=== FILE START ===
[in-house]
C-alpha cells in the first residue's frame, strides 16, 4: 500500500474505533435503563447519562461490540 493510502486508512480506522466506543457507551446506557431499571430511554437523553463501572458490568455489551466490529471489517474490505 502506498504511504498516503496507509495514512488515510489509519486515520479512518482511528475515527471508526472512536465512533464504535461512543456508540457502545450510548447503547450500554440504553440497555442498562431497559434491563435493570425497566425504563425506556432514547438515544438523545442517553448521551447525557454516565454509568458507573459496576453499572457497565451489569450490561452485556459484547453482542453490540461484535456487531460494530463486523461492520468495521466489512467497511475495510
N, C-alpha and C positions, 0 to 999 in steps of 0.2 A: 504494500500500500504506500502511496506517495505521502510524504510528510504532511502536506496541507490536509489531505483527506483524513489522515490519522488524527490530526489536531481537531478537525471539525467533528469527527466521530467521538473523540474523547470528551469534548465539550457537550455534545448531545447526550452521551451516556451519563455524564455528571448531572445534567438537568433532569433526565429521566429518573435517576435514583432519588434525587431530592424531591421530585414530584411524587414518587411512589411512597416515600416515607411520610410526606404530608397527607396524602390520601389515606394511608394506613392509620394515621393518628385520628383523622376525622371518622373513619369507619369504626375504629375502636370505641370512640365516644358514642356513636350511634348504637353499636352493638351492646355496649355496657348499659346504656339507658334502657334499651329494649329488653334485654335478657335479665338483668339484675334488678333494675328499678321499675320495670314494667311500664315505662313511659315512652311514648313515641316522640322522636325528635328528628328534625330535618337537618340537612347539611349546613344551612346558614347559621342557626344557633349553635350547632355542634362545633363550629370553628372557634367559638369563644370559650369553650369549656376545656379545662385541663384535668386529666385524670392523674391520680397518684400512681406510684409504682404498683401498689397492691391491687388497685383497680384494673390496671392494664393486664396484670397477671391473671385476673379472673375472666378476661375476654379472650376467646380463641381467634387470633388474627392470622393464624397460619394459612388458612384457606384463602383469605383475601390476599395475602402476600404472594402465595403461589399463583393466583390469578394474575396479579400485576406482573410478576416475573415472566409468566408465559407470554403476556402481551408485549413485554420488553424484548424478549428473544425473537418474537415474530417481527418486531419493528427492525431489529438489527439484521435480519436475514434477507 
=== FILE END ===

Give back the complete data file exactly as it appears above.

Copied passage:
[in-house]
C-alpha cells in the first residue's frame, strides 16, 4: 500500500474505533435503563447519562461490540 493510502486508512480506522466506543457507551446506557431499571430511554437523553463501572458490568455489551466490529471489517474490505 502506498504511504498516503496507509495514512488515510489509519486515520479512518482511528475515527471508526472512536465512533464504535461512543456508540457502545450510548447503547450500554440504553440497555442498562431497559434491563435493570425497566425504563425506556432514547438515544438523545442517553448521551447525557454516565454509568458507573459496576453499572457497565451489569450490561452485556459484547453482542453490540461484535456487531460494530463486523461492520468495521466489512467497511475495510
N, C-alpha and C positions, 0 to 999 in steps of 0.2 A: 504494500500500500504506500502511496506517495505521502510524504510528510504532511502536506496541507490536509489531505483527506483524513489522515490519522488524527490530526489536531481537531478537525471539525467533528469527527466521530467521538473523540474523547470528551469534548465539550457537550455534545448531545447526550452521551451516556451519563455524564455528571448531572445534567438537568433532569433526565429521566429518573435517576435514583432519588434525587431530592424531591421530585414530584411524587414518587411512589411512597416515600416515607411520610410526606404530608397527607396524602390520601389515606394511608394506613392509620394515621393518628385520628383523622376525622371518622373513619369507619369504626375504629375502636370505641370512640365516644358514642356513636350511634348504637353499636352493638351492646355496649355496657348499659346504656339507658334502657334499651329494649329488653334485654335478657335479665338483668339484675334488678333494675328499678321499675320495670314494667311500664315505662313511659315512652311514648313515641316522640322522636325528635328528628328534625330535618337537618340537612347539611349546613344551612346558614347559621342557626344557633349553635350547632355542634362545633363550629370553628372557634367559638369563644370559650369553650369549656376545656379545662385541663384535668386529666385524670392523674391520680397518684400512681406510684409504682404498683401498689397492691391491687388497685383497680384494673390496671392494664393486664396484670397477671391473671385476673379472673375472666378476661375476654379472650376467646380463641381467634387470633388474627392470622393464624397460619394459612388458612384457606384463602383469605383475601390476599395475602402476600404472594402465595403461589399463583393466583390469578394474575396479579400485576406482573410478576416475573415472566409468566408465559407470554403476556402481551408485549413485554420488553424484548424478549428473544425473537418474537415474530417481527418486531419493528427492525431489529438489527439484521435480519436475514434477507 